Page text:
In the last issue of Mix you will have seen our comprehensive review of Sea Containers, designed by BDG architecture + design. Not only was this one of the most impressive, forward-thinking, truly agile workspaces we’d seen, it also had people at its very heart. This, we felt, was a space where people were looked after, were free and, equally importantly, were stimulated by their surroundings. It takes some doing to trump views across the Thames in terms of visual stimulation!
We’ve also been fortunate to speak with a number of experts in their fields to discuss how the look and feel of a space can affect workers’ mindsets. Cool breakout spaces featuring equally cool furniture designs, biophilic design and ergonomically correct environments all help enormously – as do visual stimulants.
Although corporate colours and branding works for some sectors and a large number of businesses, we are also now seeing more of a desire to be different – to be truly unique – and to look and feel different. Whilst salivating over the look and feel of a number of projects in the recent past – not least the aforementioned Sea Containers – we’ve noticed a single common denominator: Acrylicize.
The studio’s unique blend of talents realises a fusion of art and design, resulting in some of the most eye-catching, dynamic installations we’ve seen – certainly in the workplace.
We’re in the epicenter of cool that is Hoxton to meet with James Burke, Co-founder and CD of Acrylicize. James, we quickly discover, has enjoyed something of a momentous journey, some of which can be seen as we walk through the studio itself. ‘I struggle to throw anything away!’ James grins as our eyes dart from Lego figures to cans of spray paint to a WWF championship belt. ‘I can’t throw that away – I’m still the champion. There’s some interesting stuff here, which we’ve accumulated over the past 13 years. We’ve even kept all the passes from our meetings and events over the years.’
In case you were wondering, James and the team here are not just hoarders. This ‘stuff’ is materials and inspiration for the studio’s critically acclaimed designs. Taking a seat in the library/informal meeting room, we can’t help notice just how well organised the books here are. Perfectly arranged in categories and then alphabetically within those categories, the library is another important source of inspiration for the team.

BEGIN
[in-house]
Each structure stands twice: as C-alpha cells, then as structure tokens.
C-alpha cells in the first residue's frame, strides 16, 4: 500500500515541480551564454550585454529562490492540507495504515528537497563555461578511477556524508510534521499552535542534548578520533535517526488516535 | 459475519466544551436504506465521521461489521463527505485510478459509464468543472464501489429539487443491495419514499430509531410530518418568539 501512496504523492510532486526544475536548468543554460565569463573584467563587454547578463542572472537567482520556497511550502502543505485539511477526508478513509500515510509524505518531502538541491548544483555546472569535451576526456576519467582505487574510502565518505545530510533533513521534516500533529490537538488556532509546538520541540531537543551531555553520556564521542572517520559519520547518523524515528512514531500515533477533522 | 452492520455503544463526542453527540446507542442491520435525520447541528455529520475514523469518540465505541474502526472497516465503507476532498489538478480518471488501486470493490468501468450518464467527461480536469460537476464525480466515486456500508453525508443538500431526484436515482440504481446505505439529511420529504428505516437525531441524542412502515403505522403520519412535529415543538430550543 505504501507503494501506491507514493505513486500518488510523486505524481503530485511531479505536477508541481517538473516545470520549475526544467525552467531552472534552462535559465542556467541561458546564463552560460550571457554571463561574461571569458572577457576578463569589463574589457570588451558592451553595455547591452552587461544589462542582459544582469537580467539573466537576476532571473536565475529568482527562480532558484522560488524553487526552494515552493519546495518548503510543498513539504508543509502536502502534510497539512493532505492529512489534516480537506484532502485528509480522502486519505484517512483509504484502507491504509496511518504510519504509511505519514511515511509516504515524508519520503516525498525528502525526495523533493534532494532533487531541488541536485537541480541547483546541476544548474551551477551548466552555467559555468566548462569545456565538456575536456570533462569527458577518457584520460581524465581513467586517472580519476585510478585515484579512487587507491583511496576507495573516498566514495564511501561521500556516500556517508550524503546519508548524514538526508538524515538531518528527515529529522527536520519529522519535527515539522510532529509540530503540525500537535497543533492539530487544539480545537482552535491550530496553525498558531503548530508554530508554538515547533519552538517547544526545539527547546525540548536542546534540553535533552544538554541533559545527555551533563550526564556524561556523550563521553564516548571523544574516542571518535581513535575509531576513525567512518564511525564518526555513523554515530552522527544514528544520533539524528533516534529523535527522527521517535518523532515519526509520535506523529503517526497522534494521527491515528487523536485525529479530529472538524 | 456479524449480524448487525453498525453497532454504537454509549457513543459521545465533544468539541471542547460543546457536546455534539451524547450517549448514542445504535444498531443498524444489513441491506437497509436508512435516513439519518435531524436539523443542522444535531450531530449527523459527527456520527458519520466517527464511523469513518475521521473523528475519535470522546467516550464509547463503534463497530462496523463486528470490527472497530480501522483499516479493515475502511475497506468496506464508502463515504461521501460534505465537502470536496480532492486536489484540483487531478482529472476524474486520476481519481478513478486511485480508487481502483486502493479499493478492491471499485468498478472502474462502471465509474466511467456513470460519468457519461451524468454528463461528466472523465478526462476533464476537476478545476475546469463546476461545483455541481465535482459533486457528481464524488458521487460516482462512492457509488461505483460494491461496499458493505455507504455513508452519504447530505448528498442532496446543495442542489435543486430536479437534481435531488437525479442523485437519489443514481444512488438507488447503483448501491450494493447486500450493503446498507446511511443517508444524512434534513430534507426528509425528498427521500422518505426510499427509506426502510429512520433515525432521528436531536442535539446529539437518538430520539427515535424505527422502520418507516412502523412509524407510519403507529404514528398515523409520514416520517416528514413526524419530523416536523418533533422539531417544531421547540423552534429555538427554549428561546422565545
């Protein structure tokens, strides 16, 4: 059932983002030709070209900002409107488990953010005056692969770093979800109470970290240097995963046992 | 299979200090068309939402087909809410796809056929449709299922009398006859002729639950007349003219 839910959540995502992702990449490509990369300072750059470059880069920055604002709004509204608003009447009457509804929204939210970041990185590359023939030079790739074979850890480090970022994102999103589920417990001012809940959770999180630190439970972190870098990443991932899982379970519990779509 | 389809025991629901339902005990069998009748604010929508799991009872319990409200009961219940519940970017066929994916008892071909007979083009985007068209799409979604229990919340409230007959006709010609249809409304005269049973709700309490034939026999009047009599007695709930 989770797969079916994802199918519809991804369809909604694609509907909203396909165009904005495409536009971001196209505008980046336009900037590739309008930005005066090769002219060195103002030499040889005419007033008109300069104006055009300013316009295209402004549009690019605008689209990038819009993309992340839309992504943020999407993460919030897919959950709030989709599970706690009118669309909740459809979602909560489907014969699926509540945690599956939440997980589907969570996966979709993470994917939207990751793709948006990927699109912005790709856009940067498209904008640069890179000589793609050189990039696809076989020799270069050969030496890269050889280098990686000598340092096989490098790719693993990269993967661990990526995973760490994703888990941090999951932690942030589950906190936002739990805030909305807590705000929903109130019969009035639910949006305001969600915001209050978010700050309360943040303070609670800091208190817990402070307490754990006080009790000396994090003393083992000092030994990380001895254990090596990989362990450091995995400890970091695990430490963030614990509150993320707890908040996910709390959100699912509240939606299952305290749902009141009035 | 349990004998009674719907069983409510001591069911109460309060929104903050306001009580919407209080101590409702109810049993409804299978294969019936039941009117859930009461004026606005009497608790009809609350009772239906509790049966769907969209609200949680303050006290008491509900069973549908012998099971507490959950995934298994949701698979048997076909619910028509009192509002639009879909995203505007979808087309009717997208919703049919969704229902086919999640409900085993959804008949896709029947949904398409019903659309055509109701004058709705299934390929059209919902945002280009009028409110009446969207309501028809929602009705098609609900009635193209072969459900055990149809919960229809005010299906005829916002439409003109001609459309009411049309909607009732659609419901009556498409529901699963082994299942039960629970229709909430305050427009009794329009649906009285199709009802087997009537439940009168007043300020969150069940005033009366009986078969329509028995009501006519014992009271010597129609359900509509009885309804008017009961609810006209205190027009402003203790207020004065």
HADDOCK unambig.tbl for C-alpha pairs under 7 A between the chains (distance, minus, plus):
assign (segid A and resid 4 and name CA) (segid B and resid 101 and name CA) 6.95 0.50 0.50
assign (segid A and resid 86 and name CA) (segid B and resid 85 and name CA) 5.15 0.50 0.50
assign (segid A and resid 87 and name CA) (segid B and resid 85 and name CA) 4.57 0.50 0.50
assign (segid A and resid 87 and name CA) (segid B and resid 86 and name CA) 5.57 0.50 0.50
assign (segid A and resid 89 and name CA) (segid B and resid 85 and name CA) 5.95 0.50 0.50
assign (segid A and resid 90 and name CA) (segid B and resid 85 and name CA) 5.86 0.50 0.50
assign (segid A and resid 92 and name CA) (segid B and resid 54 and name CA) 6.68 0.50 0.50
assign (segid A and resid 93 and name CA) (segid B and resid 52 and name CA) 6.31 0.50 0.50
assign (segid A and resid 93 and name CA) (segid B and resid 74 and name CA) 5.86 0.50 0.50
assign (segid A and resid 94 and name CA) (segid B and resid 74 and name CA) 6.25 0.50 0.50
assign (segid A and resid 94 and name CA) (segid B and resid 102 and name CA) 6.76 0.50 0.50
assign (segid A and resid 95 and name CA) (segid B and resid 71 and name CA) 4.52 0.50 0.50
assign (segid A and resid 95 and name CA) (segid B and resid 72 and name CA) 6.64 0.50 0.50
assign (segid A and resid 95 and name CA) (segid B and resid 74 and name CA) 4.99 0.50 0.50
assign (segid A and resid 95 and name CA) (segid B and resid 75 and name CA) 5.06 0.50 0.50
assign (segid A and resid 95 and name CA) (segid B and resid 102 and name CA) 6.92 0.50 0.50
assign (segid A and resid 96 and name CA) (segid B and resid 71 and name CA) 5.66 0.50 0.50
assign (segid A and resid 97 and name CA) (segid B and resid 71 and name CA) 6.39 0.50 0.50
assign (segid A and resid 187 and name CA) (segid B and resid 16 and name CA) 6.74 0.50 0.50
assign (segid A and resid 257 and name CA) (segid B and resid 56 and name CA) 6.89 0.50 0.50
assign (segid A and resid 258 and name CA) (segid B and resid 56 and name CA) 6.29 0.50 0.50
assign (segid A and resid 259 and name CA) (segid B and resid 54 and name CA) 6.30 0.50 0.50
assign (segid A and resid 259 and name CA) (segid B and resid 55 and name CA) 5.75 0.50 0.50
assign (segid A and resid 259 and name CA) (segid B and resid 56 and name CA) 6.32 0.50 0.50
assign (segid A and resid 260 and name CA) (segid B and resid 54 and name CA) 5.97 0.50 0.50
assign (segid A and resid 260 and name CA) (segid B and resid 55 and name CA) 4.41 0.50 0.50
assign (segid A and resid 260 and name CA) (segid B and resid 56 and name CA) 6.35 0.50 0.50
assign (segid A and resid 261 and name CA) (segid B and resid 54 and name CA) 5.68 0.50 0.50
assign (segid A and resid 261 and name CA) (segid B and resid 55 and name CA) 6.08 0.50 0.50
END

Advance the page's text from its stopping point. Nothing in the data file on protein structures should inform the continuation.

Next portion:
‘I always think the idea is out there, somewhere, you’ve just got to see it,’ James muses. ‘Recently we’ve been giving ourselves creative constraints – so we’ve been setting ourselves creative challenges. For example, we take a word out of one of the books, then take a word out of another of the books and those two words have to inspire our idea. It’s strange how that somehow opens up so many doors – it sets you off on a path.
‘When we work with clients we have to find the narrative – to tell a client’s story in a really interesting way.
‘We want to be engaging and we want to be accessible, but we also want to go one step further. We want to make the implication, not simply say the thing itself. You should always make people work a little bit – but just a little bit.’
We move on to talk about the Acrylicize route to market. ‘We work with a lot of the leading design firms,’ James tells us, ‘who either bring us in right at the beginning, when they are pitching for the work – to help give their pitch an additional element to it, or they’re already working on a scheme – doing their thing – and they may have an idea for what they want to do, but they simply don’t have the resource or the time to go deep. We’re set up to do just that.
‘We then work with the big developers – such as British Land – who have great buildings and really want to give them a bit of identity because they’re looking to let them out or to give them something to really differentiate their buildings from others. We’re doing more and more of that developer work – they’re now starting to realise that for a relatively small amount of money they can really make a huge difference to their building.